On occasion, even if an employee has been found to be unfairly dismissed, their own behaviour can be said to have contributed to the dismissal in such a way as to give rise to a reduction in any award to which they might otherwise be entitled. This is dictated by s123 of the Employment Rights Act 1996 (‘the Act’), which states:
Where the tribunal finds that the dismissal was to any extent caused or contributed to by any action of the complainant, it shall reduce the amount of the compensatory award by such proportion as it considers just and equitable having regard to that finding.
The Claimant was held to have been unfairly dismissed by the Respondent. This was due to the fact that the Respondent’s reasons for dismissing him were failures to comply with requests not to contact management and to attend a meeting, whereas the true nature of the reasons was found by the tribunal to be the manner of the Claimant’s communications and his behaviour generally.
The tribunal accordingly concluded that the Respondent’s stated reason for dismissing the Claimant was not genuine and was a sham, as the Respondent had been looking for a legitimate route to dismiss an impossible-to-manage employee.
The tribunal made a finding in terms of s123 of the Act reducing the award due to the behaviour of the Claimant leading up to the dismissal. They concluded that he had contributed substantially to his dismissal, and in any event would have been dismissed within six months of the actual date of dismissal. As such, the award was reduced by 75%, which took the total monetary award for unfair dismissal to £8,870. This is in line with the case of Polkey v AE Dayton Services Ltd  ICR 142 which stated that:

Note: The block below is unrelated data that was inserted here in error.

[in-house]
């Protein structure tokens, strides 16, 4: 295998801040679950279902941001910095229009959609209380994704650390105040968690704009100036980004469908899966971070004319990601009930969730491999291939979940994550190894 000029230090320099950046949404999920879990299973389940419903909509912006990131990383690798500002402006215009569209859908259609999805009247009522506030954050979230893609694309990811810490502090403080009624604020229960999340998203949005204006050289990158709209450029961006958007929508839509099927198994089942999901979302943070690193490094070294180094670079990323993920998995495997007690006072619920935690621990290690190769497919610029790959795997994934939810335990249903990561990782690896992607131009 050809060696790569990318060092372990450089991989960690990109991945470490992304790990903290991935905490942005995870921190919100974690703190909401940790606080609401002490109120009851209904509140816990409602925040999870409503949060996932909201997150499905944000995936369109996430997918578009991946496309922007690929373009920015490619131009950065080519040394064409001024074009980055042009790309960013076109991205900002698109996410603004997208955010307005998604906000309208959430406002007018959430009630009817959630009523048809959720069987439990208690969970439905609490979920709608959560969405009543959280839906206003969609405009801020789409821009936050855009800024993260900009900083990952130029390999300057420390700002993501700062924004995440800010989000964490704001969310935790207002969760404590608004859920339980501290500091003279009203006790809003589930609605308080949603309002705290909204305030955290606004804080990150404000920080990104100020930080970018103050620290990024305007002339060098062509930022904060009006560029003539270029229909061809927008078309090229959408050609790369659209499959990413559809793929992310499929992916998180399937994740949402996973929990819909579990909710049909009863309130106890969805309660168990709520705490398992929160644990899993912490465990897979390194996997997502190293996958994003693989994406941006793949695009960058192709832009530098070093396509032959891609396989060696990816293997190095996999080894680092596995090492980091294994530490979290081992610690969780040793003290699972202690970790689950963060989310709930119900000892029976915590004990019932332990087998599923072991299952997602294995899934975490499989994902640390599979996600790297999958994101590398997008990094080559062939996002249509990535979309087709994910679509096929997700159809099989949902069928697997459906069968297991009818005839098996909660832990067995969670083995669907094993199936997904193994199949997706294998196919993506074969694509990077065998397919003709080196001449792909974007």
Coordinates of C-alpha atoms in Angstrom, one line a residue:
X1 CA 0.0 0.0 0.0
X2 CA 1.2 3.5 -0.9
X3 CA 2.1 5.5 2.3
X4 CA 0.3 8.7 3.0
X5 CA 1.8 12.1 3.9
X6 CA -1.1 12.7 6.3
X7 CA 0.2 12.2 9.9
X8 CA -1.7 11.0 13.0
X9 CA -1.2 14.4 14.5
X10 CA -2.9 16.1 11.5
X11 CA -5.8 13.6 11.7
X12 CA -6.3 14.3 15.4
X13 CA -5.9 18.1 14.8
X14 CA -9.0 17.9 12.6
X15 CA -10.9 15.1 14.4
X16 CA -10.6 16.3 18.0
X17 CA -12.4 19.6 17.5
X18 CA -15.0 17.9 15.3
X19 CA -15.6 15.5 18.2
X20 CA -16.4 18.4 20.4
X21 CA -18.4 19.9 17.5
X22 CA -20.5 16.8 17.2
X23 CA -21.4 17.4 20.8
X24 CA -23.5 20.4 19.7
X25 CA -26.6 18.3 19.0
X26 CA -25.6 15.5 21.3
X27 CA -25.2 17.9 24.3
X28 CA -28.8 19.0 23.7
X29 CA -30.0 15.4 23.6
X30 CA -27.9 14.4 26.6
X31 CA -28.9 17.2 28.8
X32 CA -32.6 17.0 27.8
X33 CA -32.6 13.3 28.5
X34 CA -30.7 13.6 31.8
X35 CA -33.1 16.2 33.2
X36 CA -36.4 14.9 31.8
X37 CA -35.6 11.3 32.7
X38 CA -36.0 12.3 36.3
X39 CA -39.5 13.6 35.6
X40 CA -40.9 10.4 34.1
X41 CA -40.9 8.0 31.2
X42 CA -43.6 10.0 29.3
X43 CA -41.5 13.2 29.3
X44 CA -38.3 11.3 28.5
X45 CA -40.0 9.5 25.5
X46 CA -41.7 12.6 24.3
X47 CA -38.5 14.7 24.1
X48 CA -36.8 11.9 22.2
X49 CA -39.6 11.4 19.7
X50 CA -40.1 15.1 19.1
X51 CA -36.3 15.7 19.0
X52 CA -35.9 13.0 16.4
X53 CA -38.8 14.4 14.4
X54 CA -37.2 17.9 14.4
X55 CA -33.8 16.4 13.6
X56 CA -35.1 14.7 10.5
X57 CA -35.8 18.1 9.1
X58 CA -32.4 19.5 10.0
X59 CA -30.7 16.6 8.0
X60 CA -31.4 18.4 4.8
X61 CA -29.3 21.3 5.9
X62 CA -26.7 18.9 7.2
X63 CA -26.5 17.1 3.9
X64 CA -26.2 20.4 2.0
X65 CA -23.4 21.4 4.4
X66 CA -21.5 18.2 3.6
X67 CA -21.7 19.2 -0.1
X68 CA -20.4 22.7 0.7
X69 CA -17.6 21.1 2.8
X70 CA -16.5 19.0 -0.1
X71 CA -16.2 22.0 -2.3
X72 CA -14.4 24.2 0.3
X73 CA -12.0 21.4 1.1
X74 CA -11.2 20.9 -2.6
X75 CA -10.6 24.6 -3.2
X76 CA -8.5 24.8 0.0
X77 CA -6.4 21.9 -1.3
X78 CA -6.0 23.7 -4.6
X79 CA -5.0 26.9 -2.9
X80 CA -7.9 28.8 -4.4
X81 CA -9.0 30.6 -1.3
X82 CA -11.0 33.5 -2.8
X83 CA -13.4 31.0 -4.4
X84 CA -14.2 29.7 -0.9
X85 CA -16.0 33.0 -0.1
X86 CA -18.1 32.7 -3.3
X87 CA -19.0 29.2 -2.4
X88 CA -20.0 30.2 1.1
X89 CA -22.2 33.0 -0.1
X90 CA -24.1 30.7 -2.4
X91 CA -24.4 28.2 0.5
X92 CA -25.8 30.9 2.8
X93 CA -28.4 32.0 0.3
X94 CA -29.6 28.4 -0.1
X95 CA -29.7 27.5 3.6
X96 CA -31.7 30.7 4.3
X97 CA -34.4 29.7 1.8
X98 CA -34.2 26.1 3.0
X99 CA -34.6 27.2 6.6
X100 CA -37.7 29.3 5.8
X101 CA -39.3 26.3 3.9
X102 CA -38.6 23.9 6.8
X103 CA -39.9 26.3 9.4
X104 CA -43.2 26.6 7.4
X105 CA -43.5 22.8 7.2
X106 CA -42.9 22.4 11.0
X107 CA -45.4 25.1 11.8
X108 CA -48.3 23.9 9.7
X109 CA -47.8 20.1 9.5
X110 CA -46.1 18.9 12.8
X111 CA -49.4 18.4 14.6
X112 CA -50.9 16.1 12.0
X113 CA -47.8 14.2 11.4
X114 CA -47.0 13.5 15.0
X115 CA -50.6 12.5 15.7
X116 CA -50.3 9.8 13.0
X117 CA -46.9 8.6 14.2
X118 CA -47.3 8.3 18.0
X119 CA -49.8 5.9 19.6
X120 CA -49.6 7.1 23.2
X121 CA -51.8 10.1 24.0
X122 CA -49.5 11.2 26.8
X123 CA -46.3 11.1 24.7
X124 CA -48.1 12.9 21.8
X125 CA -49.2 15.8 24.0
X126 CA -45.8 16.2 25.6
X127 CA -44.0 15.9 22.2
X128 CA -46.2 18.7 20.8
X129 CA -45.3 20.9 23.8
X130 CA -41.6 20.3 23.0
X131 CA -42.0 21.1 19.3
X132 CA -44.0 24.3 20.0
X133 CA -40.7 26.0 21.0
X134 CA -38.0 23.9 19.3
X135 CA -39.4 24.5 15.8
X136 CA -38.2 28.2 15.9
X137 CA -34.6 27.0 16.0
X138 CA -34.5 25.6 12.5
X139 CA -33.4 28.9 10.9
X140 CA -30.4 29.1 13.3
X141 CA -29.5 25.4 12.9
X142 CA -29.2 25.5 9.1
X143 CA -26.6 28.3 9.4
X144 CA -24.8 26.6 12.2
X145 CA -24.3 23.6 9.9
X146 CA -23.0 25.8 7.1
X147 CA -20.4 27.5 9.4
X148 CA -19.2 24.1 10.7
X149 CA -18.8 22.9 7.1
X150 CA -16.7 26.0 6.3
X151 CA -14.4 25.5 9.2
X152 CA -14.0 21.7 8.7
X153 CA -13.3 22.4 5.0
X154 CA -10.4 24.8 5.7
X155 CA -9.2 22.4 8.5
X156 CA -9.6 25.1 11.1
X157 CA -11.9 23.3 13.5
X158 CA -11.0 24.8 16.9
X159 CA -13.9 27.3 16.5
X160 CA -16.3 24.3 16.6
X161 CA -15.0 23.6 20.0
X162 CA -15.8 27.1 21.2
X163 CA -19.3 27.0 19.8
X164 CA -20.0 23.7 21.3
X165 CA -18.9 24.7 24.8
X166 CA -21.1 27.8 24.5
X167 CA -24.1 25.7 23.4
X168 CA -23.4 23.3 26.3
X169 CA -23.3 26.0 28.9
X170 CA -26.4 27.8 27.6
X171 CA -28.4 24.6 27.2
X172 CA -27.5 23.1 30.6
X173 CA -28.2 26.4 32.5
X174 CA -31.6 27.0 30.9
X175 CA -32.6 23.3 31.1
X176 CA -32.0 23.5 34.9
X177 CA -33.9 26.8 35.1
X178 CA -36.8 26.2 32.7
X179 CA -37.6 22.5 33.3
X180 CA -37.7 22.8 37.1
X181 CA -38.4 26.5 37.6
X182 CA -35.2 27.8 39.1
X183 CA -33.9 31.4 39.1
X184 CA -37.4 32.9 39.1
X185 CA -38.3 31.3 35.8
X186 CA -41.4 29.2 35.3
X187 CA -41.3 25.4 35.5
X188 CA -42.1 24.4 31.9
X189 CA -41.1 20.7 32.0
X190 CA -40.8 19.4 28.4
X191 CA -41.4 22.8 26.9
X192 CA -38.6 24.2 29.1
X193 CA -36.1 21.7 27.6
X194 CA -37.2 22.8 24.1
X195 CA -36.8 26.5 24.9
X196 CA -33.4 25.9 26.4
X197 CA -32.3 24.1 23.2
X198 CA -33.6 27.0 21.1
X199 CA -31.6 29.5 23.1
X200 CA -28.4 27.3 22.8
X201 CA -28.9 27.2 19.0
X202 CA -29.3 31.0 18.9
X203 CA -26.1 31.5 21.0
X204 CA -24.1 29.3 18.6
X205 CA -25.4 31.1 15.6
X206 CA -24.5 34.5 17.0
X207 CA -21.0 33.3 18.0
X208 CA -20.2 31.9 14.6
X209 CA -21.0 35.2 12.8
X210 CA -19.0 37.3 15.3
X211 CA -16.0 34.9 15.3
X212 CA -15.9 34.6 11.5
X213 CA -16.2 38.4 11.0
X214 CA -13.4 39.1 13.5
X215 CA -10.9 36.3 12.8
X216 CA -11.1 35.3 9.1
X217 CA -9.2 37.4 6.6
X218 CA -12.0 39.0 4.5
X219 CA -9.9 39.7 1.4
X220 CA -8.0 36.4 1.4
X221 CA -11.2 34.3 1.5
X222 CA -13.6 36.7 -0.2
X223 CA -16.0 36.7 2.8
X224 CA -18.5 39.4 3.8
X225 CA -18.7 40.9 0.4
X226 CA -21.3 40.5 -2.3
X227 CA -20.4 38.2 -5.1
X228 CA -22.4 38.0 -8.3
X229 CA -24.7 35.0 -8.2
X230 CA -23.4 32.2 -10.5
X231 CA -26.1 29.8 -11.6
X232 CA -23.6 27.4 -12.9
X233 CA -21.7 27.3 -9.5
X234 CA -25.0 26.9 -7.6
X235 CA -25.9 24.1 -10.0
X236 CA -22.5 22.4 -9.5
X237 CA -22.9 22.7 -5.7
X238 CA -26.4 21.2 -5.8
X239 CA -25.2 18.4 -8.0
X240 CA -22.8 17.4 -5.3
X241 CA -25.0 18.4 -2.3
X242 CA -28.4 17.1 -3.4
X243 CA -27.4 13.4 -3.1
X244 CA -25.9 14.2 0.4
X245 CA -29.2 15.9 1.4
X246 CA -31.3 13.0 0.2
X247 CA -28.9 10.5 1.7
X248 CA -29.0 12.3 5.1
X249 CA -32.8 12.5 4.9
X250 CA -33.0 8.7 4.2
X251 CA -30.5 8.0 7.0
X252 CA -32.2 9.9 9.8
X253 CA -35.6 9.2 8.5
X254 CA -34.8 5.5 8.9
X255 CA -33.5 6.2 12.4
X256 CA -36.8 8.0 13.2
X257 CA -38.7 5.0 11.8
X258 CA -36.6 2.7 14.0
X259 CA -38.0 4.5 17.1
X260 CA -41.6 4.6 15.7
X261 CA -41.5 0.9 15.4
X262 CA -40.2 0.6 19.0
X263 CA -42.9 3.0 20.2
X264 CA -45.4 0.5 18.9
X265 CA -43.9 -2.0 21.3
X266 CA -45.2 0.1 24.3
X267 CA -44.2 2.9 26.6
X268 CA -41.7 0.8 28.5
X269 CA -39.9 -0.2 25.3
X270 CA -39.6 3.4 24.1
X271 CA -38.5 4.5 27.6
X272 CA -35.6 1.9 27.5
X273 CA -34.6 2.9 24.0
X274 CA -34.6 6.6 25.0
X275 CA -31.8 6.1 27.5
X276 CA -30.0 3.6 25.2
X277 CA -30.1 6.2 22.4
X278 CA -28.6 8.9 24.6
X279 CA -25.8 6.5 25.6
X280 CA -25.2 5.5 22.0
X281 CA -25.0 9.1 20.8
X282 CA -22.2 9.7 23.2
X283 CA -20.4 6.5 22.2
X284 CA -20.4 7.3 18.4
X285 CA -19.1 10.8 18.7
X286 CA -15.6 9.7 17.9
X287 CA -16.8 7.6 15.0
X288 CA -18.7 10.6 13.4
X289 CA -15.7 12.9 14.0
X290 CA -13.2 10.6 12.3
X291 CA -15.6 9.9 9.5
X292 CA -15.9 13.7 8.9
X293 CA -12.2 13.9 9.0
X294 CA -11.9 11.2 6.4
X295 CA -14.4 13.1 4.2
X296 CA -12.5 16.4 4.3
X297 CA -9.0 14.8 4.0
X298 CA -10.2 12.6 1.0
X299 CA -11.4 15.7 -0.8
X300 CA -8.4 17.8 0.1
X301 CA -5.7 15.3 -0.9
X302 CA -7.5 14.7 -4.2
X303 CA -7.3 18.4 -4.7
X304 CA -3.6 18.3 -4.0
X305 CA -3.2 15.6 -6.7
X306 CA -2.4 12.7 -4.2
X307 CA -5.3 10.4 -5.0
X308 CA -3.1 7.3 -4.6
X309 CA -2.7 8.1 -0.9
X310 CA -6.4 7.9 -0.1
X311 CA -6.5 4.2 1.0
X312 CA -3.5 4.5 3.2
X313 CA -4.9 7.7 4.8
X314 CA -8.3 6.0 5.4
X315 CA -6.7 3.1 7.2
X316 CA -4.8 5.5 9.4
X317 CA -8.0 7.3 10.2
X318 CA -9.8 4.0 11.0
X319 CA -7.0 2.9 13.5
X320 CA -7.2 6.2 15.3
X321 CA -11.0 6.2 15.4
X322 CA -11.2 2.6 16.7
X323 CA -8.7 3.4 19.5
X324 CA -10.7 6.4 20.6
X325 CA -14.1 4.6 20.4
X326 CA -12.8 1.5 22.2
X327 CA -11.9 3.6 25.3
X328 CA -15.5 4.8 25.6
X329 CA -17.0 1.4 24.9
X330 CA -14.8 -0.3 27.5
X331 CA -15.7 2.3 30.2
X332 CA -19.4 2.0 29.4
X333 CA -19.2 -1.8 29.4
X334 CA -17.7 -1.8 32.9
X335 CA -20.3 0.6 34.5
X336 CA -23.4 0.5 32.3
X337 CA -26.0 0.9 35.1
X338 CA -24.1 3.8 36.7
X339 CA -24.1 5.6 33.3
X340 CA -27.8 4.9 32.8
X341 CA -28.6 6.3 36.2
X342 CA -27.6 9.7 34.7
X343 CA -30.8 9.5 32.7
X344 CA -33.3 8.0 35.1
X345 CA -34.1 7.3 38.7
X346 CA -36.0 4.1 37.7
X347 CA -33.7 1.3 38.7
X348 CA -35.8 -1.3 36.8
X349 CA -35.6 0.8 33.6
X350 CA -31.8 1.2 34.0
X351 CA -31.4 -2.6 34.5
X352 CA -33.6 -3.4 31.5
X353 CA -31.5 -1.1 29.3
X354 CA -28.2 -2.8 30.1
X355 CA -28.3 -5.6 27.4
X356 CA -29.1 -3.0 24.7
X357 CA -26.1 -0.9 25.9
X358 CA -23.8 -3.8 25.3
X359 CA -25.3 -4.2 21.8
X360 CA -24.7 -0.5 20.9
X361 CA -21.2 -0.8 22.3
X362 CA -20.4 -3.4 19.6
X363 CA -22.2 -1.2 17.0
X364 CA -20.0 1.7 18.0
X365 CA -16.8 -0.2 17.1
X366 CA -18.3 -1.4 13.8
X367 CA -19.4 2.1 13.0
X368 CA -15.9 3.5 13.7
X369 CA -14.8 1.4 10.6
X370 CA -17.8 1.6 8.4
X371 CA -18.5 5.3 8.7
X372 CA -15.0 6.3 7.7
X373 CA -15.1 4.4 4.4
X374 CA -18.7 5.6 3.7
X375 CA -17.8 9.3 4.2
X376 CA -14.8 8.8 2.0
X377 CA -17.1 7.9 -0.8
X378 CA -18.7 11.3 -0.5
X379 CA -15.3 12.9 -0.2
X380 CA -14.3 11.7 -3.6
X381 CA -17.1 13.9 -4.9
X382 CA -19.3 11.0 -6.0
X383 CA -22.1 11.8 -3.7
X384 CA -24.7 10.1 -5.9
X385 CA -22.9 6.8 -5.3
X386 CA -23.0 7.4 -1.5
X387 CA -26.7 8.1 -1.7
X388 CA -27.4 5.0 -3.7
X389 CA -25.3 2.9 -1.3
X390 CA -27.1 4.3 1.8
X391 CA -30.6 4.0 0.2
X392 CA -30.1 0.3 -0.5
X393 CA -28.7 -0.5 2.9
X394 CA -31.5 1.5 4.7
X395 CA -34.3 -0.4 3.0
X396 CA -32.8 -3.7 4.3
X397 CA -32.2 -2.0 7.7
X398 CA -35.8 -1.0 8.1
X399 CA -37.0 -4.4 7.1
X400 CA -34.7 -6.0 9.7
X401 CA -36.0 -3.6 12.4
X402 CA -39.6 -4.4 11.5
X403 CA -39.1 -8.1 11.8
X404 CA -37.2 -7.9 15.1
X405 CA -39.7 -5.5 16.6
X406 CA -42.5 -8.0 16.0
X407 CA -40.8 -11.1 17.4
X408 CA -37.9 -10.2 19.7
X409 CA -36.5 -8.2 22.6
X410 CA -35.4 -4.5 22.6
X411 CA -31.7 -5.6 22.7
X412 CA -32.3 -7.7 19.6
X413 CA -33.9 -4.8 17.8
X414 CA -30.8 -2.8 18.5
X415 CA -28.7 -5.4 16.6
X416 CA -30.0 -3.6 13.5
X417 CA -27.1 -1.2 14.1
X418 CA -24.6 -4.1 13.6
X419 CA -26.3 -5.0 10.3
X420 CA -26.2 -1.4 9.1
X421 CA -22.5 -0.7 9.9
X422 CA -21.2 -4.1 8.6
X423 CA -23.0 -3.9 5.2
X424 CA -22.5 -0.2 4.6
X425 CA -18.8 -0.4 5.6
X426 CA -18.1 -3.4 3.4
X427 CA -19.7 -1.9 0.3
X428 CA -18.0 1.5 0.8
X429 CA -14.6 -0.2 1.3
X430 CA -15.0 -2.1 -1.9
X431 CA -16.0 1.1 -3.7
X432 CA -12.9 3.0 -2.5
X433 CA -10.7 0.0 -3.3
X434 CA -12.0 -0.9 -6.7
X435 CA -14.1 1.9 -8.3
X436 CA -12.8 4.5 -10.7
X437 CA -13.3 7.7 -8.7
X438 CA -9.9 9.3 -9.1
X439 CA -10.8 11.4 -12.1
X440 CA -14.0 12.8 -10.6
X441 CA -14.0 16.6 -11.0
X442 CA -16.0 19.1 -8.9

There is no need for an “all or nothing” decision if the [employment] tribunal thinks there is a doubt whether or not the employee would have been dismissed, this element can be reflected by reducing the normal amount of compensation by a percentage representing the chance that the employee would still have lost his employment.
The appeal to the Employment Appeal Tribunal
The Claimant appealed to the EAT on the grounds that the tribunal had made a perverse decision regarding the likeliness of his dismissal had the unfair dismissal not occurred, and also that the tribunal erred in law by making an assumption that any warning the Respondent gave the Claimant would not have been headed. There was also a ground relating to the purported failure of the tribunal to give reasons for its conclusions.
The decision of the Employment Appeal Tribunal
The test for perversity is a high one, and the conclusion which the tribunal reached needs to be irrational, offend reason, be certainly wrong, make absolutely no sense, or not be a permissible option on the facts in order to succeed. The EAT did not consider that the tribunal had made a perverse decision, as there was plenty of evidence that the Claimant had become unmanageable. The test in
The EAT also concluded that the tribunal had reached logical and comprehensible reasons for its conclusion, and had laid them out.
Accordingly, the appeal was dismissed.
Link to judgment: https://www.bailii.org/uk/cases/UKEAT/2021/0009_19_0904.html